Wednesday, June 5, 2019

Heavy silence of the authorities after the violent attacks of Monday in Wum

The governor of the North West Region is yet to issue a statement on attacks in some communities of Wum, Menchum Division by some members of the Muslim community between Sunday, June 1 and Monday, June 2.

Attacks by the predominantly Mbororo indigenous Muslim community occur after one of them was killed in their Upkwa settlement between May 30 and 31, as suspected separatists stormed the area, setting fire to the area. more than 40 houses, killing their animals and one of their brothers.

Shortly after the attacks, North West governor Adolphe Lele Lafrique condemned the attacks, saying the perpetrators would pay for their crimes. He also announced the creation of a commission to study their needs and that he would be treated immediately.

In retaliation, the group of Muslims burned more than 100 houses and injured many, while insisting on continuing to avenge the death of their brother.

Many were left homeless, including the destruction of two palaces in the area, but the administration of the region did not comment on the attacks, to the dismay of many.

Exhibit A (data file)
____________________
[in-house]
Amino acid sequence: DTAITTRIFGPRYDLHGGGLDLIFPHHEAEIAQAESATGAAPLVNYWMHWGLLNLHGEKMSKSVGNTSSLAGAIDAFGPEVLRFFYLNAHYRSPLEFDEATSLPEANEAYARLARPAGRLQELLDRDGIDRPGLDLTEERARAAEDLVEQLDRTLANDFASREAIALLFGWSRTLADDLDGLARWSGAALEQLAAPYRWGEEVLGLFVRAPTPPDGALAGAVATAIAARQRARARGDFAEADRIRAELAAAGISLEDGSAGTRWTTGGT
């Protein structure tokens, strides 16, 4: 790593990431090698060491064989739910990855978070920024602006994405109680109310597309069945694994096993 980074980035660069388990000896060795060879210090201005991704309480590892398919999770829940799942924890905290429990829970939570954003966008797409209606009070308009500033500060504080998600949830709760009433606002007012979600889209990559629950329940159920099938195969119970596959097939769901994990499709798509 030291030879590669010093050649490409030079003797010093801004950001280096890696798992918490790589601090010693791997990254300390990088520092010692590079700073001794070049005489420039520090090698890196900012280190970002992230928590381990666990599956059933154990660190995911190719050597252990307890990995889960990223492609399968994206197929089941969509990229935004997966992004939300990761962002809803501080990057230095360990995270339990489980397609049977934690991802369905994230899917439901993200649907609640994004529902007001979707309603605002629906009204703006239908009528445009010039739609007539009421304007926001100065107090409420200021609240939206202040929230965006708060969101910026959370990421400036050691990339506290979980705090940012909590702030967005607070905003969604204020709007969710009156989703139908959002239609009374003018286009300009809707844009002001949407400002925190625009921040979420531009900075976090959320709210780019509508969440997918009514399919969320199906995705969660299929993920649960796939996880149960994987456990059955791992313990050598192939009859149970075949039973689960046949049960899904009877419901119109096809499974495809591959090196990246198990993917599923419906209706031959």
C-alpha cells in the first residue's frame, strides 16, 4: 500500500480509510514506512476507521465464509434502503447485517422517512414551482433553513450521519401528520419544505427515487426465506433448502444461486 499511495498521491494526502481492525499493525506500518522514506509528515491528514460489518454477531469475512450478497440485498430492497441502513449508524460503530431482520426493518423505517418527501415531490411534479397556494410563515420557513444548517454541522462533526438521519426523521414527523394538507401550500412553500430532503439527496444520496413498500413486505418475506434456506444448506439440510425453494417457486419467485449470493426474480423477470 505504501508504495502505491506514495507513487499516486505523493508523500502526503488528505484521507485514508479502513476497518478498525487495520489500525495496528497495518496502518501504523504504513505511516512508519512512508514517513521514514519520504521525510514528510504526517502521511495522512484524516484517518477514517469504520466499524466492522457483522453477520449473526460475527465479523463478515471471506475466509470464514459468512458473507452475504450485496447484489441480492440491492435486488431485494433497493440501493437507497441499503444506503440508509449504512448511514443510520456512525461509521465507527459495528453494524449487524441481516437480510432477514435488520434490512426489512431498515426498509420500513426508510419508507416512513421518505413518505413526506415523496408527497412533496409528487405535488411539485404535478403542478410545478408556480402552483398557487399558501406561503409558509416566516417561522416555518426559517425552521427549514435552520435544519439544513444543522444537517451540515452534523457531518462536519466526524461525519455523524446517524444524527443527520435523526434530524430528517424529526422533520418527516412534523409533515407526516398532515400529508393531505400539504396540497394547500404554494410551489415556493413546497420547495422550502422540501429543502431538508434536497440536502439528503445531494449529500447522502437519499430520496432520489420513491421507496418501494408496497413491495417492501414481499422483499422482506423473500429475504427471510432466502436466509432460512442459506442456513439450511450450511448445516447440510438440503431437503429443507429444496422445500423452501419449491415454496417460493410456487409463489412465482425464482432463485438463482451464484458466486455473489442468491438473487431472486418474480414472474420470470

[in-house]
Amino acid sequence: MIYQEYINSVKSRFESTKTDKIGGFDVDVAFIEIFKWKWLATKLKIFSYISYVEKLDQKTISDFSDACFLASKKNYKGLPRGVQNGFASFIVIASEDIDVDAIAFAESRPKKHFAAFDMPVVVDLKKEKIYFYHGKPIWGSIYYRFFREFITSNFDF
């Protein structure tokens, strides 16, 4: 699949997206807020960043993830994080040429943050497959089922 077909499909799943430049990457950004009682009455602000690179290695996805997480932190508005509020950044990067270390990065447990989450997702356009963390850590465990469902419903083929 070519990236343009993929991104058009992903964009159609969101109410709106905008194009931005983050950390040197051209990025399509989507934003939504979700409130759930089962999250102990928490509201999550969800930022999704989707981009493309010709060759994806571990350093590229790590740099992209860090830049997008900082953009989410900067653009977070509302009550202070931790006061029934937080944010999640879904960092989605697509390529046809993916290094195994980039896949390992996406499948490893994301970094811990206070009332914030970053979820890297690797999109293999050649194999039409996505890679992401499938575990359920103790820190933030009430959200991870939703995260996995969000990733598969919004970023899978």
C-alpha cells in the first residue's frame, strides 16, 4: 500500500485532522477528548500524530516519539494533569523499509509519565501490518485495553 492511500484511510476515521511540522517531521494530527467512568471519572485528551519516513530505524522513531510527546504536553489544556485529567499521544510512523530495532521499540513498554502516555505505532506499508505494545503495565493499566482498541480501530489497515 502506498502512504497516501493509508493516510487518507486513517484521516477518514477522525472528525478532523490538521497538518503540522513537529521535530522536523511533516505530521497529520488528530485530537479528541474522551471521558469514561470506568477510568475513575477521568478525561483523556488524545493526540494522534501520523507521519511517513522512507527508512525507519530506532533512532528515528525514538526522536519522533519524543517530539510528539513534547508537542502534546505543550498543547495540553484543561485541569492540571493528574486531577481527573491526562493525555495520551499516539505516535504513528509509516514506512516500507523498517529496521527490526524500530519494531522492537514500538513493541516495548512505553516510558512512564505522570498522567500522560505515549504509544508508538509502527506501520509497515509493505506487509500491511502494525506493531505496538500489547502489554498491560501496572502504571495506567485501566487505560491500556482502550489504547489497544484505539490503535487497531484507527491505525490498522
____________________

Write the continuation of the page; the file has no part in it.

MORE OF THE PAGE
The silence of the administrators of the region vis-à-vis some is linked to the fact that his military conducted interviews while Mbororos was vengeance, which for them, is another form of consent on the part of administrators.

The ongoing war between Mbororos and the community left many people in fear because it could easily provoke a religious or intertribal war. The Fulani have accused separatist fighters of killing and seizing their animals when the crisis began, with most Amba boys moving to the Fulani-inhabited hills.

These Fulanis reported the case to security agents and collaborated with them to track down armed separatists. This provoked a cold war between the two parties, affecting the community, which is often accused of working with separatists.